Nevertheless, cooking at home may be a good way to save money in Denmark, since it ranked as the fourth-most expensive country to eat at a restaurant – behind Switzerland, Iceland and Norway.

For local purchasing power, Denmark is 8th on the list.

READ ALSO: These are the best ways to save money in Denmark

Member comments

Log in here to leave a comment.
Become a Member to leave a comment.
For members

COST OF LIVING

At what time of the day is electricity cheapest in Denmark?

The electricity rate for customers in Denmark may vary hour-to-hour due to several factors and can fall way below the average price. So when is it cheapest?

At what time of the day is electricity cheapest in Denmark?

The price of electricity could defy the current era of soaring energy costs and fall to around 0 kroner (before transport and taxes are applied) for a short period around 2pm on Wednesday.

The electricity price per kilowatt hour could fall to zero on October 5th because of windy weather across Europe, which will result in huge electricity production from both on- and offshore wind turbines, broadcaster DR reports.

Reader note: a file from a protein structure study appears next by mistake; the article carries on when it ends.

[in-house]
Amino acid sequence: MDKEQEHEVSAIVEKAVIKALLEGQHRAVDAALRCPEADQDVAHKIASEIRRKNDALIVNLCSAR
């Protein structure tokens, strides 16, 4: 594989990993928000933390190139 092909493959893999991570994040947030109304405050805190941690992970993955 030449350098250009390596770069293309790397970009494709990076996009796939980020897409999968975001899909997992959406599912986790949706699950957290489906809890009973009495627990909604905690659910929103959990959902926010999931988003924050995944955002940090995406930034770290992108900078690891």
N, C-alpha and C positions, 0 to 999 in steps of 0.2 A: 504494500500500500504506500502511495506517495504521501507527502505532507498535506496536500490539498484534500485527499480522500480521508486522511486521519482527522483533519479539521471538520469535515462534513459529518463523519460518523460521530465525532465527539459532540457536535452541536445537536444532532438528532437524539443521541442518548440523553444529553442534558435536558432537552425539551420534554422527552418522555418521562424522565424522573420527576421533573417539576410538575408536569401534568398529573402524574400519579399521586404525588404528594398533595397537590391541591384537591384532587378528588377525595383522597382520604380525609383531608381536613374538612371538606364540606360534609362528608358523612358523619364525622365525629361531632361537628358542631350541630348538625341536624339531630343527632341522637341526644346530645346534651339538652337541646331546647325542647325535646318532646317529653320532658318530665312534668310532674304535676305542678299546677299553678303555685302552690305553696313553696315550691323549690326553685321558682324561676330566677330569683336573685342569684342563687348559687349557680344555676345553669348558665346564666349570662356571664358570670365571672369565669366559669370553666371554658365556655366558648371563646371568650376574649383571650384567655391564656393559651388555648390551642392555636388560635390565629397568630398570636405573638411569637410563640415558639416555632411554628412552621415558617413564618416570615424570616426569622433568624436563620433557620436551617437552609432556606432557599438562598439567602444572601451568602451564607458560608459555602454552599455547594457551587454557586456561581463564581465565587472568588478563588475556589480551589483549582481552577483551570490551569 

Combined with solar energy, which doesn’t factor in when electricity prices fall at night but does in the afternoon, this will force the market price of electricity close to zero, according to the report.

Additionally, heavy rain in Norway and Sweden, both of which have large hydropower production, can also help reduce the price of electricity in Denmark.

Before you connect everything to the grid at 2pm, keep in mind that electricity won’t be completely free to consumers. Transport costs and taxes of around 1.40 kroner still apply, DR notes.

The cost of electricity will nevertheless be low throughout Wednesday afternoon.

That sounds unexpected at a time when electricity costs this winter are expected to be far higher than they were in 2021 and the government has announced measures to help households pay bills. Cities are introducing their own saving measures to reduce electricity use.

“We actually expect [low daytime rates on Wednesday] to persist for a while. At the moment it looks like there will be wind until the weekend and we anticipate a lot of rain will fall,” Jack Kristensen, functions manager with Denmark’s largest energy company Andel Energi, told news wire Ritzau.